Core Documents

Commentaries to the Guidelines for Practice

Commentary 18 - Interpretation

  1. Rationale
    • The field of conservation deals with the physical aspect of cultural property and is valued in part for the information it provides through examination and scientific investigation. It is assumed that statements by a conservation professional regarding age, origin or authenticity of a cultural property are based on knowledge derived from the physical evidence. There is a risk that others will assume that all statements are substantiated by physical evidence, even when this is not the case.
  2. Minimum Accepted Practice
    • Statements made by a conservation professional about age, origin or authenticity must be based on physical evidence derived directly from cultural property.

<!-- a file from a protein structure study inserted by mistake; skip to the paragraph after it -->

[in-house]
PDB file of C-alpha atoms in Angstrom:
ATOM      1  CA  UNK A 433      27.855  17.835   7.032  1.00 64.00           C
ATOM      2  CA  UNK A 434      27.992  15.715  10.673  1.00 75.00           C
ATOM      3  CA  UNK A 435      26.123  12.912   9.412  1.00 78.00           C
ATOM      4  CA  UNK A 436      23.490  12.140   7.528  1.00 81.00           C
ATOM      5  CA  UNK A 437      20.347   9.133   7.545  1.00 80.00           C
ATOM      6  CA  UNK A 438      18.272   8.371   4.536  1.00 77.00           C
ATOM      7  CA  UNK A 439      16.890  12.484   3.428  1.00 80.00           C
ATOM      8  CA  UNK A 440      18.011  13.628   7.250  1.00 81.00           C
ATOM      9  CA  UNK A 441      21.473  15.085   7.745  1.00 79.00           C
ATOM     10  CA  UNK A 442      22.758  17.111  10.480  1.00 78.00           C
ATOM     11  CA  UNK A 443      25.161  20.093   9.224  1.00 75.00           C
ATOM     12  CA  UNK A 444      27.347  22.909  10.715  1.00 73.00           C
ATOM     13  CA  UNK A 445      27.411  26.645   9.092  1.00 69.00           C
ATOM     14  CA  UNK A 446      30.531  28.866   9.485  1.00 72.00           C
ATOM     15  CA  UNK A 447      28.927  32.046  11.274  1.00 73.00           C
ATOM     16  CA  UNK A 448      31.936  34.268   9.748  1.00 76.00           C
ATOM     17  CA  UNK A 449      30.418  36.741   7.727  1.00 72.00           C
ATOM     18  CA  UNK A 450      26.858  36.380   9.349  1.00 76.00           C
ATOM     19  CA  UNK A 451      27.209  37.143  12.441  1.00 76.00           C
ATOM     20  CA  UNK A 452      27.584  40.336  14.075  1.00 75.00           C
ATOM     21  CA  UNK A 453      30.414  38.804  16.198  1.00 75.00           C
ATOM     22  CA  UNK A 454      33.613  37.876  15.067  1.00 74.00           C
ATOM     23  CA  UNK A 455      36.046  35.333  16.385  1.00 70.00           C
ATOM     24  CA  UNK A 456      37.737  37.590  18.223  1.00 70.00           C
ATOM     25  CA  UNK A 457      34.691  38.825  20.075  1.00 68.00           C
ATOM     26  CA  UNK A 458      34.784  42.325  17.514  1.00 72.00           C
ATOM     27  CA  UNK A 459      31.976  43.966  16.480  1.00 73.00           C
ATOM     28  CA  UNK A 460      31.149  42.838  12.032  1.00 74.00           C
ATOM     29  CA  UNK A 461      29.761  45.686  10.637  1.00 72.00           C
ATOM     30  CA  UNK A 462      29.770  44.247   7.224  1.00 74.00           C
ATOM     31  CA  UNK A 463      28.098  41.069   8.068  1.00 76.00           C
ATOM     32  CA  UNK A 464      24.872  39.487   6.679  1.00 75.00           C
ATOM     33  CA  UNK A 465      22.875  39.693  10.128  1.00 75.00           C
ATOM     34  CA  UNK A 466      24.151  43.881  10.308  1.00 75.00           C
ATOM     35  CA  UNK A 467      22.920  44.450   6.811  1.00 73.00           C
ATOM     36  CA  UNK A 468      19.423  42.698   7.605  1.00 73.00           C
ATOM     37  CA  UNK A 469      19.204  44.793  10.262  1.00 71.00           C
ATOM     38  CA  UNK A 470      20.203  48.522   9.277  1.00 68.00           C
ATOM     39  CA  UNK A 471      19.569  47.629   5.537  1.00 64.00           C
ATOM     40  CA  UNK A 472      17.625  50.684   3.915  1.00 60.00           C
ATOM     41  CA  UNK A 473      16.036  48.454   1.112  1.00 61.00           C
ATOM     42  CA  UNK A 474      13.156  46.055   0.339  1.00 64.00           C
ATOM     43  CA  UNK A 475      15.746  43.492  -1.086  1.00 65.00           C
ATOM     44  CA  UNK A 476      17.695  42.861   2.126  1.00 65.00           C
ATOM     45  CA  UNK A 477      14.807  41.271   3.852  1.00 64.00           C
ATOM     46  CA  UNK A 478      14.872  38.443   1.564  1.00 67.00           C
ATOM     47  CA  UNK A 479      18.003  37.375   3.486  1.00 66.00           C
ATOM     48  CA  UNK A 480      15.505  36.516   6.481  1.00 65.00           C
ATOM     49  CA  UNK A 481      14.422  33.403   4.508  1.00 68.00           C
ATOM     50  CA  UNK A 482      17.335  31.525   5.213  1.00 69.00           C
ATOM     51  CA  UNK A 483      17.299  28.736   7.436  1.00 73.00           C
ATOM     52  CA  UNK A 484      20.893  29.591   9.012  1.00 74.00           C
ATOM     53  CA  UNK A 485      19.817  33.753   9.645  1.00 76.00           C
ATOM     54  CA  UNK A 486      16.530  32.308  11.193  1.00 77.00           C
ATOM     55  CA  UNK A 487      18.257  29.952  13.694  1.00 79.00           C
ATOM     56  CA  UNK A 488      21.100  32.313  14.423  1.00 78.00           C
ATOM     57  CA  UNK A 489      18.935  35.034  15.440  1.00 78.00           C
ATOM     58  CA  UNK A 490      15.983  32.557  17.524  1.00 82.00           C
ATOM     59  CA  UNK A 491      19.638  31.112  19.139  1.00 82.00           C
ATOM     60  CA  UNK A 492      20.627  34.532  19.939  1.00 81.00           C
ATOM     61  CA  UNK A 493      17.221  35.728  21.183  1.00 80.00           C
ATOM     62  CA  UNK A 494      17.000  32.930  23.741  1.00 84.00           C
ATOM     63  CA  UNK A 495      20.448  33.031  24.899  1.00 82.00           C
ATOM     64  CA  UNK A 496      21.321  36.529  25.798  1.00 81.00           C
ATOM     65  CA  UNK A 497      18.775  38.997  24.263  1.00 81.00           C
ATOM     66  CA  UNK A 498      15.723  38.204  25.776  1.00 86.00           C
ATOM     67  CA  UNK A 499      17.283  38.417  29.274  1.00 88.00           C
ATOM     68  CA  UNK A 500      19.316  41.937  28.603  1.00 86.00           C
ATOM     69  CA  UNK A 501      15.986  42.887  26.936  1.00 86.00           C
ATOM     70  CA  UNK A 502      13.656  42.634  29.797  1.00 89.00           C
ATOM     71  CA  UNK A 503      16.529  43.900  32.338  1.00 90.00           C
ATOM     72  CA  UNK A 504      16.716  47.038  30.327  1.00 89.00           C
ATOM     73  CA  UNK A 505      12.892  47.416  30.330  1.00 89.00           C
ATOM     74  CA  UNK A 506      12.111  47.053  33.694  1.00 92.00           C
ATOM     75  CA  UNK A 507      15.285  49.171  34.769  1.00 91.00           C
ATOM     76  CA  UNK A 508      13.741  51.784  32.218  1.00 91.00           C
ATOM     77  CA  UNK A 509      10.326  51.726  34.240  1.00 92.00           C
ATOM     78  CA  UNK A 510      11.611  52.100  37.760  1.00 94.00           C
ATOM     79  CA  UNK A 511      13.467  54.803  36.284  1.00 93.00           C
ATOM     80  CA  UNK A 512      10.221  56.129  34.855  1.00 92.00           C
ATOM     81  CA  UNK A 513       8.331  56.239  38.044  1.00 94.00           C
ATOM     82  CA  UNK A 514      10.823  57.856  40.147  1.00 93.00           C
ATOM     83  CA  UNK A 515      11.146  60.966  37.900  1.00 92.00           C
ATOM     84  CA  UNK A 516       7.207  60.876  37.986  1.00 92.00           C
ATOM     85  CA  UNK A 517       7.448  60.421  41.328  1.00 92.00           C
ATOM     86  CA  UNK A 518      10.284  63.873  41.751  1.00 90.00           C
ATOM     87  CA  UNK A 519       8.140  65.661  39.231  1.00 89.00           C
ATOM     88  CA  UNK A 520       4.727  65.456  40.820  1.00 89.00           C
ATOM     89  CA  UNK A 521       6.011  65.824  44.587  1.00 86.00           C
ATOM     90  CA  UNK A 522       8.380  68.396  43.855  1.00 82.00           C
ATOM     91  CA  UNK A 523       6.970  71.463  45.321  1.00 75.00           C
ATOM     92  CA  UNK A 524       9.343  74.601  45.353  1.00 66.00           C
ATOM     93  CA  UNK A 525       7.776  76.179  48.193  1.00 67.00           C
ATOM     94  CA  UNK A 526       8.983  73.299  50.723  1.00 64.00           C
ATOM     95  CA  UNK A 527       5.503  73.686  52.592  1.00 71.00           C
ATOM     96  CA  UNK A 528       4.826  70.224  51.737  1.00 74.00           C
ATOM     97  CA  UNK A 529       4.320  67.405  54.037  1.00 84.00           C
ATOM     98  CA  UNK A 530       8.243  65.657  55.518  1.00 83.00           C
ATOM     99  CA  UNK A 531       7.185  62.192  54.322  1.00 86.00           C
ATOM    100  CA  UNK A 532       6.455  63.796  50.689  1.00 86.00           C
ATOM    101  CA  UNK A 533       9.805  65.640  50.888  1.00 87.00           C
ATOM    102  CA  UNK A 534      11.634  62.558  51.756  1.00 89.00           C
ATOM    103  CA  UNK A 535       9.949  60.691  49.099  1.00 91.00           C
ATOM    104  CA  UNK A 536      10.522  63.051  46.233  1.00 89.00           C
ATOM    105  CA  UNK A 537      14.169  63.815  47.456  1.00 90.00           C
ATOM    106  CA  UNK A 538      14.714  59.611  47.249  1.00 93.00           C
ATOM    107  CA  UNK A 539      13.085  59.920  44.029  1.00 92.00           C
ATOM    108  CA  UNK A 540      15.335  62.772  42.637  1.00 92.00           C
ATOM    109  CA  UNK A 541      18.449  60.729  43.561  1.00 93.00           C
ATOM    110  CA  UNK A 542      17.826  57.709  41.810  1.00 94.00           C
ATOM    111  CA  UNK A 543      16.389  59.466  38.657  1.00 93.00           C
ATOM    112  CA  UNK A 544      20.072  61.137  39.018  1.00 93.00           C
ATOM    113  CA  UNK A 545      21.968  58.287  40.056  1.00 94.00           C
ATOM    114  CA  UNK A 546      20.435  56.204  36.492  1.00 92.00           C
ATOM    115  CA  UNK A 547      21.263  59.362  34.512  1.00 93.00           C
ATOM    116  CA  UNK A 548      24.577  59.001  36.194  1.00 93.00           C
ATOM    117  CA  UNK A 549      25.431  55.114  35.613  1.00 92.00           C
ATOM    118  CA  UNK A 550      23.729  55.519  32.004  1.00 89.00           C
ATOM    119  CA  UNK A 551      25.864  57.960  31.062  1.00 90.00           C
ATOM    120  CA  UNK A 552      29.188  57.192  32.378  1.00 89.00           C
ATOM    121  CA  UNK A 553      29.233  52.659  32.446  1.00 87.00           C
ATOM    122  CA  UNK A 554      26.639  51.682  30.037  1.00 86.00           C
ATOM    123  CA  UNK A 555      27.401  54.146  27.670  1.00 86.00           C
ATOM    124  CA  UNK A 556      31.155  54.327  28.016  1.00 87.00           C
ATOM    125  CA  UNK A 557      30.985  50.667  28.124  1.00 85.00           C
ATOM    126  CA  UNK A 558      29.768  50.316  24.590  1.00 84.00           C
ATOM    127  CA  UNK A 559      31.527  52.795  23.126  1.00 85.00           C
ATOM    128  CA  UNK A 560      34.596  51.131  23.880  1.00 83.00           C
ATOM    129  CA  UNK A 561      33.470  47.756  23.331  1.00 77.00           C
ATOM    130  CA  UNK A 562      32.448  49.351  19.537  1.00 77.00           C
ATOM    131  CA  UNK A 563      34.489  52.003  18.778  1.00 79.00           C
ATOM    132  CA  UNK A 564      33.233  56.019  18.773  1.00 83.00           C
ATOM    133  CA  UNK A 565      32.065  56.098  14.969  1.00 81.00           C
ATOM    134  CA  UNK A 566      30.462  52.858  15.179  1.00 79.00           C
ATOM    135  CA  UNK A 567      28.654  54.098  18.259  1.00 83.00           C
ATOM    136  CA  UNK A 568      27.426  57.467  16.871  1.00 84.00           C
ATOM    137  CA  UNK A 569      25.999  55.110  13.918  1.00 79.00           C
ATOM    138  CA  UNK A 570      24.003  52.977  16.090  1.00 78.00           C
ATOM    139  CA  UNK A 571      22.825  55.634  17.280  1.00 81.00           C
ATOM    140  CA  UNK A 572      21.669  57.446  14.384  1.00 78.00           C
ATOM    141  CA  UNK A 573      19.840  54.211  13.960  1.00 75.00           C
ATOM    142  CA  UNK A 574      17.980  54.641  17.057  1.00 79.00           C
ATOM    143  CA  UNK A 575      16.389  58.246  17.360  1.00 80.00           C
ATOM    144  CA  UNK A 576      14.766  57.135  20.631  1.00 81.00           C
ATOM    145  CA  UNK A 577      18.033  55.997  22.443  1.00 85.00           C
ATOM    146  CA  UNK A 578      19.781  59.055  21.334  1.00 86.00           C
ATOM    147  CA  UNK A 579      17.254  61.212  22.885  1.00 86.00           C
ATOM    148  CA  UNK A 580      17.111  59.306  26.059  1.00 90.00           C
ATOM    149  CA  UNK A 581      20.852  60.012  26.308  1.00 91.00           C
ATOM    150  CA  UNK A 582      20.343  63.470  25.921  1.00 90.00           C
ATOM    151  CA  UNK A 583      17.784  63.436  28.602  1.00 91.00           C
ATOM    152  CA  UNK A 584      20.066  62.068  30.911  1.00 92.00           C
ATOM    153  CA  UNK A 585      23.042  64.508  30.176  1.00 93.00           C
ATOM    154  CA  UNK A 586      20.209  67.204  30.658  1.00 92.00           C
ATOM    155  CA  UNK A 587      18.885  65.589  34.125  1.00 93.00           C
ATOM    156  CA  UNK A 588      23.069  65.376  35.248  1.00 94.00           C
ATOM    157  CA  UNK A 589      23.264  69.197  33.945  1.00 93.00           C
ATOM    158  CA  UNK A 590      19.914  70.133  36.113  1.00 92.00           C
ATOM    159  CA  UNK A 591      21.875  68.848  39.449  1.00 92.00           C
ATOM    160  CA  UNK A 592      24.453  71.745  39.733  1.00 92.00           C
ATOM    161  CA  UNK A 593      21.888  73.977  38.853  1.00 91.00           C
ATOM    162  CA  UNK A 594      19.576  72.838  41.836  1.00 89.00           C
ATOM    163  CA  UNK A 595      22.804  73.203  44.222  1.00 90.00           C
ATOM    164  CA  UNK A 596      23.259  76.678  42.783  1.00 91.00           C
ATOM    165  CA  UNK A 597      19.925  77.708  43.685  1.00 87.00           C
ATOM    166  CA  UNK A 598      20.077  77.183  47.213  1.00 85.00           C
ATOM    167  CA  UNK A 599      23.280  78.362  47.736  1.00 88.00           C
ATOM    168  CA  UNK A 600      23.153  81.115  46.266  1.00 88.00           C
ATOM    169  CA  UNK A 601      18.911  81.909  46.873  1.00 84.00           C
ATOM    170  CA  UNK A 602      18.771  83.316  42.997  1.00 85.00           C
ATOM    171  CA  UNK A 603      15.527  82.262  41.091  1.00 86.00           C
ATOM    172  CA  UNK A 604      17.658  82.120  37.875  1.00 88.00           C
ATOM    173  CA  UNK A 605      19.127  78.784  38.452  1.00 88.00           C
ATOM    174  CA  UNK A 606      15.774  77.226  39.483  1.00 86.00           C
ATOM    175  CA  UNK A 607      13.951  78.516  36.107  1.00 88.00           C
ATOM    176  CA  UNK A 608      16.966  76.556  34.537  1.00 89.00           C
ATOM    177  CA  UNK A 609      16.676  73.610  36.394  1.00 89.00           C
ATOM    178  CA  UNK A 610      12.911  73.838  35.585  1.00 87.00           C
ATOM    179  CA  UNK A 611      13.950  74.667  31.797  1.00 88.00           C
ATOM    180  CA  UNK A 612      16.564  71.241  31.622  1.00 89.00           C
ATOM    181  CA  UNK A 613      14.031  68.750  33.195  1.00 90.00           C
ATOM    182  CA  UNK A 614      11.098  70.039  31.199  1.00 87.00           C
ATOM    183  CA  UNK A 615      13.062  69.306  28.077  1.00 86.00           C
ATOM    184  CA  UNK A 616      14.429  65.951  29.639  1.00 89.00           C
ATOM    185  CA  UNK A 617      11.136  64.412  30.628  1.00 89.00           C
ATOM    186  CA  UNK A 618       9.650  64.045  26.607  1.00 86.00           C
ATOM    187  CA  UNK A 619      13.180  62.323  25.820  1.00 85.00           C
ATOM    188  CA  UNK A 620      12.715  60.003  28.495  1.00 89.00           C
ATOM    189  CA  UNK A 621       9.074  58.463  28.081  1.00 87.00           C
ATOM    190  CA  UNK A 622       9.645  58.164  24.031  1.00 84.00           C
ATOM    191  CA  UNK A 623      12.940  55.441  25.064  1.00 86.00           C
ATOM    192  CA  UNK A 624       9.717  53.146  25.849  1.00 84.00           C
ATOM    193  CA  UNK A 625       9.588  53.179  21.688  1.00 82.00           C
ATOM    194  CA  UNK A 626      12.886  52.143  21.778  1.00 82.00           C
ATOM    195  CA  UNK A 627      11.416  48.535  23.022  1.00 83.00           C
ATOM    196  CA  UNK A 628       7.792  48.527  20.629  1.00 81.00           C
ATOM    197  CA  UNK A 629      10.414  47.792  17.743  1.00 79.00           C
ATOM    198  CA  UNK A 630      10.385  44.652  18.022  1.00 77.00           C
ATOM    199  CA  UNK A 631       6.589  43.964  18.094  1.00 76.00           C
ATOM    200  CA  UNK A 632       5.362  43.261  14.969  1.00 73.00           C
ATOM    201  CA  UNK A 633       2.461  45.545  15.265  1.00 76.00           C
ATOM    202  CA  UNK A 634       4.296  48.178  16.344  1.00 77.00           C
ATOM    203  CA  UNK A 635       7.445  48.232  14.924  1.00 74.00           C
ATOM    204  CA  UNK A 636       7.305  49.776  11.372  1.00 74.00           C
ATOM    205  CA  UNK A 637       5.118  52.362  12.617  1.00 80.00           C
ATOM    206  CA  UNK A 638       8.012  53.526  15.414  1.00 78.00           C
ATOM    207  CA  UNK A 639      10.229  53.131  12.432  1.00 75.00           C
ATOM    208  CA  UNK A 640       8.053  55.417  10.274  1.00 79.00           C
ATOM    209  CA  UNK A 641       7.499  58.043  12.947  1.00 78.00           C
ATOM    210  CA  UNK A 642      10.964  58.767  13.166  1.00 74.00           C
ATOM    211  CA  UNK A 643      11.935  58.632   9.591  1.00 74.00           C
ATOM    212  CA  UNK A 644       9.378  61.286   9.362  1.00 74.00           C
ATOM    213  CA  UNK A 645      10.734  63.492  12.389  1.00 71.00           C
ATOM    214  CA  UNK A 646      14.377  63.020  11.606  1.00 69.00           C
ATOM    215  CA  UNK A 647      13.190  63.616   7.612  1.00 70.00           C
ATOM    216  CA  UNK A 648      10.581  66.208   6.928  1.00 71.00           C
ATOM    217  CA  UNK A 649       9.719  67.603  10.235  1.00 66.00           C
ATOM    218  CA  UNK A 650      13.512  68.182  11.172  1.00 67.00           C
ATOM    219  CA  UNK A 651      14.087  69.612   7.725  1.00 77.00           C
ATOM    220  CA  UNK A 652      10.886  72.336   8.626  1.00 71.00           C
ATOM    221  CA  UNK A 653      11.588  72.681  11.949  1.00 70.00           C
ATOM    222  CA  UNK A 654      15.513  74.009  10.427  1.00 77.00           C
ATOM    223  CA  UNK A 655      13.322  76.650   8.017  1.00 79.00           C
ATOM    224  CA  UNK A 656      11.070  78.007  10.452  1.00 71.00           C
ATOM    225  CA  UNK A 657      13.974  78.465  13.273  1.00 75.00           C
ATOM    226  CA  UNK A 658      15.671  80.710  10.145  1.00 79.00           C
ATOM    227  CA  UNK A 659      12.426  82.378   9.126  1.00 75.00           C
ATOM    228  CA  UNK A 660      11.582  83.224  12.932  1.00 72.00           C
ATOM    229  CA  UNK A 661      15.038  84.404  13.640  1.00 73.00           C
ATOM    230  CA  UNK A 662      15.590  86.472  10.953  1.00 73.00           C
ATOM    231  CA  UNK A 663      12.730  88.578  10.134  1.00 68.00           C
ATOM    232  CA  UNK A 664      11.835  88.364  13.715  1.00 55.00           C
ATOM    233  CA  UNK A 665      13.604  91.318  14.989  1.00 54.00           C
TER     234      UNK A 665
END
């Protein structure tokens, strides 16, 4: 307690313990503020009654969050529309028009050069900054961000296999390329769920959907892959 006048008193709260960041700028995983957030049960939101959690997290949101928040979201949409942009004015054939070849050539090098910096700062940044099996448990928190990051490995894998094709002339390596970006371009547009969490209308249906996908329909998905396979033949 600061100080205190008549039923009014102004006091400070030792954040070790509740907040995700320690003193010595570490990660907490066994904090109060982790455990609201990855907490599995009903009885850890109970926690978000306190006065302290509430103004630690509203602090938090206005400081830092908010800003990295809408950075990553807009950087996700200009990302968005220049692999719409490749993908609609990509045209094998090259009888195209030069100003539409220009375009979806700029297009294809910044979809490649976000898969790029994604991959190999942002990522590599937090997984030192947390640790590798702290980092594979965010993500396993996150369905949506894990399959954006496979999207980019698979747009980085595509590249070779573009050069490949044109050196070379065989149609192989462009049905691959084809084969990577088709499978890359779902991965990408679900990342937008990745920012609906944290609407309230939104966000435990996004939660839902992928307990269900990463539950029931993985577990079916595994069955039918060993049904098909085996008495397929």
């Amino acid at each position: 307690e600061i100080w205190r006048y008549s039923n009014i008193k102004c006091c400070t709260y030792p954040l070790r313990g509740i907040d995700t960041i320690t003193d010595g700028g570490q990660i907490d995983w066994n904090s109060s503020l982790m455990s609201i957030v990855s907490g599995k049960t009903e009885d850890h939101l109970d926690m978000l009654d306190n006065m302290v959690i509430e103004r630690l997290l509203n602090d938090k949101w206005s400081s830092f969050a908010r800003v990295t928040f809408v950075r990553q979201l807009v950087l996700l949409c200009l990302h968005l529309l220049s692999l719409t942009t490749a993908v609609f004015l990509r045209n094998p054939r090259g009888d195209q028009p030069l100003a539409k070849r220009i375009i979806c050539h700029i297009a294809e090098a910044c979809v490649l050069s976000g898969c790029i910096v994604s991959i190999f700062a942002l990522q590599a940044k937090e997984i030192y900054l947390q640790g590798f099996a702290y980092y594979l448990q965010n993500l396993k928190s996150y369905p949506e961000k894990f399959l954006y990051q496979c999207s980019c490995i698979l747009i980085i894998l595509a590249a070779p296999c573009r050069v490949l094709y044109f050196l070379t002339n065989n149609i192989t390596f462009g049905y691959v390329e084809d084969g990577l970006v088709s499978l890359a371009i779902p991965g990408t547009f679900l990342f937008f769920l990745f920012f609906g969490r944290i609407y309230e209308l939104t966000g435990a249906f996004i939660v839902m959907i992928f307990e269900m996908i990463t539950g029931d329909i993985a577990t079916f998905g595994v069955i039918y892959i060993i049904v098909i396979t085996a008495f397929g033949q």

• Opinions not based on physical evidence must be clearly identified as such.
    • With regard to age, provenance or authenticity studies, the conservation professional must explain that scientific data cannot provide definitive attribution, but can provide information that shows whether a particular cultural property is consistent with other cultural property from a certain time period, from a specific place of origin, from a certain maker, etc.
    • In interpreting data derived from examination and scientific investigation, the conservation professional must conform to established norms of scientific integrity, and must indicate limitations of the data and the limitations of the interpretation method.
    • The interpretation must become part of the permanent documentation.
  3. Recommended Practice
    • A conservation professional should refrain from making statements based solely on opinions not rooted in physical evidence.

 

Approved by the AIC Board October 1998.